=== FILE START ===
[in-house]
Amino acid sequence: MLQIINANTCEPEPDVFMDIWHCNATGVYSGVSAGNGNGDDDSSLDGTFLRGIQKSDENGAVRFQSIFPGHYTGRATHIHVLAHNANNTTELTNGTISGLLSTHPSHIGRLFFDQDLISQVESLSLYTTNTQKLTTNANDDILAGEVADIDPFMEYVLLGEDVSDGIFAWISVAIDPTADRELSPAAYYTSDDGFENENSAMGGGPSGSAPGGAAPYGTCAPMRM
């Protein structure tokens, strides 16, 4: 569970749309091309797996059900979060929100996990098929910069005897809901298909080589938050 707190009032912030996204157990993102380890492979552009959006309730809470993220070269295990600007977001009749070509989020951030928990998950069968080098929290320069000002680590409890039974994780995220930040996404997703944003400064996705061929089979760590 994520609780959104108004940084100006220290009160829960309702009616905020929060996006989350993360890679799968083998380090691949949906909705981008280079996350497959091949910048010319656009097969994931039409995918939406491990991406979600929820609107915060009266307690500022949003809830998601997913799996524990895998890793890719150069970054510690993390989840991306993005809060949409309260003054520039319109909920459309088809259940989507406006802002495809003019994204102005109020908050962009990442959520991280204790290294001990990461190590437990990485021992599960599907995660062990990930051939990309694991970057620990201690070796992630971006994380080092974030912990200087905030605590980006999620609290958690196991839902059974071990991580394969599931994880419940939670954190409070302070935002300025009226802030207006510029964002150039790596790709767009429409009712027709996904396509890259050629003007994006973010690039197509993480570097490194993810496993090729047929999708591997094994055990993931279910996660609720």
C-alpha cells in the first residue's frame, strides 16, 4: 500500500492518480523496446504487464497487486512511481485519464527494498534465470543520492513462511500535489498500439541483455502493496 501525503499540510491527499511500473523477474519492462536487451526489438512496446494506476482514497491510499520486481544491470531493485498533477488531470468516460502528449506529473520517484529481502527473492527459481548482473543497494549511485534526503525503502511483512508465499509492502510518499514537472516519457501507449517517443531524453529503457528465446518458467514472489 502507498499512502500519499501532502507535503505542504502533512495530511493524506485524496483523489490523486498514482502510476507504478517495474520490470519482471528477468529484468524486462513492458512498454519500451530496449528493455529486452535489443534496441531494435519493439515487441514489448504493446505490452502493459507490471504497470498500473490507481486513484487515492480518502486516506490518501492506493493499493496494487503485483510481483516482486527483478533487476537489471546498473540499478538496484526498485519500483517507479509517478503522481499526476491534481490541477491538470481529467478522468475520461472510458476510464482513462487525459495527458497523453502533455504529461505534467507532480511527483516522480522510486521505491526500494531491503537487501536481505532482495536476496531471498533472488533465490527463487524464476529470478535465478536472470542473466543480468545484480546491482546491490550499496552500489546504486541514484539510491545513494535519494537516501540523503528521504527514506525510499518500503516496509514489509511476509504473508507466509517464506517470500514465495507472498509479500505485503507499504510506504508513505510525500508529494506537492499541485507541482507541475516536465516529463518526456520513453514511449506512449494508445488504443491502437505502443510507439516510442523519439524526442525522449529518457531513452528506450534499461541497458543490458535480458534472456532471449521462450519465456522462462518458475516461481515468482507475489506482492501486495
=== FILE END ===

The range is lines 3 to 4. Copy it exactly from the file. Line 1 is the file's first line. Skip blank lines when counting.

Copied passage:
């Protein structure tokens, strides 16, 4: 569970749309091309797996059900979060929100996990098929910069005897809901298909080589938050 707190009032912030996204157990993102380890492979552009959006309730809470993220070269295990600007977001009749070509989020951030928990998950069968080098929290320069000002680590409890039974994780995220930040996404997703944003400064996705061929089979760590 994520609780959104108004940084100006220290009160829960309702009616905020929060996006989350993360890679799968083998380090691949949906909705981008280079996350497959091949910048010319656009097969994931039409995918939406491990991406979600929820609107915060009266307690500022949003809830998601997913799996524990895998890793890719150069970054510690993390989840991306993005809060949409309260003054520039319109909920459309088809259940989507406006802002495809003019994204102005109020908050962009990442959520991280204790290294001990990461190590437990990485021992599960599907995660062990990930051939990309694991970057620990201690070796992630971006994380080092974030912990200087905030605590980006999620609290958690196991839902059974071990991580394969599931994880419940939670954190409070302070935002300025009226802030207006510029964002150039790596790709767009429409009712027709996904396509890259050629003007994006973010690039197509993480570097490194993810496993090729047929999708591997094994055990993931279910996660609720």
C-alpha cells in the first residue's frame, strides 16, 4: 500500500492518480523496446504487464497487486512511481485519464527494498534465470543520492513462511500535489498500439541483455502493496 501525503499540510491527499511500473523477474519492462536487451526489438512496446494506476482514497491510499520486481544491470531493485498533477488531470468516460502528449506529473520517484529481502527473492527459481548482473543497494549511485534526503525503502511483512508465499509492502510518499514537472516519457501507449517517443531524453529503457528465446518458467514472489 502507498499512502500519499501532502507535503505542504502533512495530511493524506485524496483523489490523486498514482502510476507504478517495474520490470519482471528477468529484468524486462513492458512498454519500451530496449528493455529486452535489443534496441531494435519493439515487441514489448504493446505490452502493459507490471504497470498500473490507481486513484487515492480518502486516506490518501492506493493499493496494487503485483510481483516482486527483478533487476537489471546498473540499478538496484526498485519500483517507479509517478503522481499526476491534481490541477491538470481529467478522468475520461472510458476510464482513462487525459495527458497523453502533455504529461505534467507532480511527483516522480522510486521505491526500494531491503537487501536481505532482495536476496531471498533472488533465490527463487524464476529470478535465478536472470542473466543480468545484480546491482546491490550499496552500489546504486541514484539510491545513494535519494537516501540523503528521504527514506525510499518500503516496509514489509511476509504473508507466509517464506517470500514465495507472498509479500505485503507499504510506504508513505510525500508529494506537492499541485507541482507541475516536465516529463518526456520513453514511449506512449494508445488504443491502437505502443510507439516510442523519439524526442525522449529518457531513452528506450534499461541497458543490458535480458534472456532471449521462450519465456522462462518458475516461481515468482507475489506482492501486495